The best films for kids have always had something for adults in them. That was true when The Black Stallion came out 30 years ago, and when Toy Story 3 came out last month.
So one problem with The Last Airbender is that it's pegged almost exclusively to the small-fry state of mind that earned fans for the original Nickelodeon series.
Like that TV show, M. Night Shyamalan's film takes us to a self-contained mythic universe inhabited by four tribal peoples: the air nomads, the water tribe, the earth kingdom and the fire nation. Each group has chosen people called "benders" who can, yes, bend their particular element to their will.
A shaman called an avatar once kept the four tribes in harmony -- but he's been gone for 100 years, and war has broken out in his absence.
The film gets going when the young avatar, who's been trapped in an iceberg, is rescued by a brother and sister. As the avatar tries to recover his powers, the siblings try to protect him from the evil all around.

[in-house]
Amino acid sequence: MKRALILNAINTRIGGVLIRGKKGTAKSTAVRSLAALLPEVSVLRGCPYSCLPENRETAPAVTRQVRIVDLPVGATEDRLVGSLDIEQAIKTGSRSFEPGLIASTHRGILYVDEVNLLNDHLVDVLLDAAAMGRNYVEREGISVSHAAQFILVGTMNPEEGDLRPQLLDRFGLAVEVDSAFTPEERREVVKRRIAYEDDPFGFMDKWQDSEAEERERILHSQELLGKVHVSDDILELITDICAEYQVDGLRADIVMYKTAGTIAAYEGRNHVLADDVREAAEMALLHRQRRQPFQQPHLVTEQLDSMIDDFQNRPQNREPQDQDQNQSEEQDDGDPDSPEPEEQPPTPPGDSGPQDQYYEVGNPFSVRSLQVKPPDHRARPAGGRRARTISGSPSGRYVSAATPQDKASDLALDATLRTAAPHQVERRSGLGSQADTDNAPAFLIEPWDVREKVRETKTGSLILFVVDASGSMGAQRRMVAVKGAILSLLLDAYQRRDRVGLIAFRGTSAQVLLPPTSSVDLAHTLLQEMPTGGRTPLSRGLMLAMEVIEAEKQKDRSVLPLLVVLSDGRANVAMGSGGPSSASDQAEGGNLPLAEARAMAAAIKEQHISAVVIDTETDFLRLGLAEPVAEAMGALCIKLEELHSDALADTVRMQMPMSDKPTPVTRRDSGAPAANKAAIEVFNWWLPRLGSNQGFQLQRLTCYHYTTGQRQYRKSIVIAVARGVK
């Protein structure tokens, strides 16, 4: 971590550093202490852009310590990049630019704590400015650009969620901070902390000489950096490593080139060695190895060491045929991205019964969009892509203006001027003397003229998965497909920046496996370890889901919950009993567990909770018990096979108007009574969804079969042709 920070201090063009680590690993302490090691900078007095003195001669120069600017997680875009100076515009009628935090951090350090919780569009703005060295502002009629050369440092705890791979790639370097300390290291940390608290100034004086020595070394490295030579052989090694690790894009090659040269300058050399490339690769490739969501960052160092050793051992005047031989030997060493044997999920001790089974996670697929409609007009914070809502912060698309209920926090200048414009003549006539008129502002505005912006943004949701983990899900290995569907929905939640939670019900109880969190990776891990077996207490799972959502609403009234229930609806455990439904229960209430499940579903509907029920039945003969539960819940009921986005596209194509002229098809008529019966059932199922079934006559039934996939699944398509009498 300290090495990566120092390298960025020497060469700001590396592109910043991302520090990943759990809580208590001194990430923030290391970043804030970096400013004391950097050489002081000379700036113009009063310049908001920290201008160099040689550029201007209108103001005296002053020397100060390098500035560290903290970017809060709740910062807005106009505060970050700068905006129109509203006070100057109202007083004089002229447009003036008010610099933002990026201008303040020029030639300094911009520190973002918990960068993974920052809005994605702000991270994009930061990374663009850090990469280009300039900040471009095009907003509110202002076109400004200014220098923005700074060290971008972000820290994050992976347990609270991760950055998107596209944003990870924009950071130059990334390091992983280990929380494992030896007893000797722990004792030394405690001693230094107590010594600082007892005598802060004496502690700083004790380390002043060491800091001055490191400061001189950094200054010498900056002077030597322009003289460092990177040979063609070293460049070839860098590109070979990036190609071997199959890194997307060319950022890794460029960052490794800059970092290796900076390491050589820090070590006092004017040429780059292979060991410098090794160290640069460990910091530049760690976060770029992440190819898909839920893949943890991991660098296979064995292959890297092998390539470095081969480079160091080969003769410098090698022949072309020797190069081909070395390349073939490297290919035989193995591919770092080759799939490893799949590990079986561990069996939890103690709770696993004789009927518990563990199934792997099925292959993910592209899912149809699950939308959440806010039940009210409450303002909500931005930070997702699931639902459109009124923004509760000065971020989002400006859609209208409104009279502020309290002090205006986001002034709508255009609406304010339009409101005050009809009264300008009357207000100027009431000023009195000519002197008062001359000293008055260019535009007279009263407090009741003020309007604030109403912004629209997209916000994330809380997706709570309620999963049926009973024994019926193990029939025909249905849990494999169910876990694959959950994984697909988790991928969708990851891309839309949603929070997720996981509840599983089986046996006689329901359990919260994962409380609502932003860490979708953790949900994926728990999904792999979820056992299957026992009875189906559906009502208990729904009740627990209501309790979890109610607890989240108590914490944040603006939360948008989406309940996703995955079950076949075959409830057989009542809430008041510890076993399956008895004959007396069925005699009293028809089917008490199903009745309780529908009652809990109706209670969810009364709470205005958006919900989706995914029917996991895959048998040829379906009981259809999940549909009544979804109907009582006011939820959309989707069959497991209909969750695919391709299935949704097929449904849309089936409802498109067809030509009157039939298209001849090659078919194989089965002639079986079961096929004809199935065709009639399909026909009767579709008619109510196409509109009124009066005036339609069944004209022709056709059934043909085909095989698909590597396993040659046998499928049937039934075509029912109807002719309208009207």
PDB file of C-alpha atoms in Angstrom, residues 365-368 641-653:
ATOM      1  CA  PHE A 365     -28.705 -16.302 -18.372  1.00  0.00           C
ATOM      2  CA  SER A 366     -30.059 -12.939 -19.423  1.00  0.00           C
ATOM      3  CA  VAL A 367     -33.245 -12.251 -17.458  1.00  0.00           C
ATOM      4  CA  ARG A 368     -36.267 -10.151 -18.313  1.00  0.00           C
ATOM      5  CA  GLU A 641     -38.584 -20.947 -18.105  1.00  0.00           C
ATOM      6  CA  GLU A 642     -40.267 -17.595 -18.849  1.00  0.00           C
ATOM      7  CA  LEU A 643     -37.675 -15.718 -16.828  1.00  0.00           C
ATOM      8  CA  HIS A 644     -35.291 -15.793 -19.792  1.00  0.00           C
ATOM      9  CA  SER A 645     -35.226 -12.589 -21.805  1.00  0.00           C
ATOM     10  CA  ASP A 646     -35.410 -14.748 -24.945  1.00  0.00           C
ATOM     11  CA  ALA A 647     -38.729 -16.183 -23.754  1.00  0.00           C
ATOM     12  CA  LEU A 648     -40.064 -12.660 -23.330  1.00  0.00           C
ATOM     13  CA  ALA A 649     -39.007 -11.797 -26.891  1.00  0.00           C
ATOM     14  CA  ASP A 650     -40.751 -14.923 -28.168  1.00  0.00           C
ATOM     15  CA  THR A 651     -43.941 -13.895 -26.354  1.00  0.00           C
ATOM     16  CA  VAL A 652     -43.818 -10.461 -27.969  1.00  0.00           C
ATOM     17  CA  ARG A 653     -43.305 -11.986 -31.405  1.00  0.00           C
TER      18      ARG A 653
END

The Last Airbender retains the Asian feeling of the original shows, including liberal doses of martial arts, tai chi, Buddhist philosophy and Tibetan religion -- even though the three protagonists are played by white actors. The film's determinedly unsophisticated dialogue is pitched to resonate with parents of the New Age persuasion, with lines like "You must let anger go," "There is no love without sacrifice" and the ever-popular "Is there a spiritual place where I can meditate?"
Speaking of truisms, it is one of Hollywood's articles of faith that if you don't hook the parents, they'll never take the kids. Casting controversies aside, it will be interesting to see if The Last Airbender proves that rule or breaks it.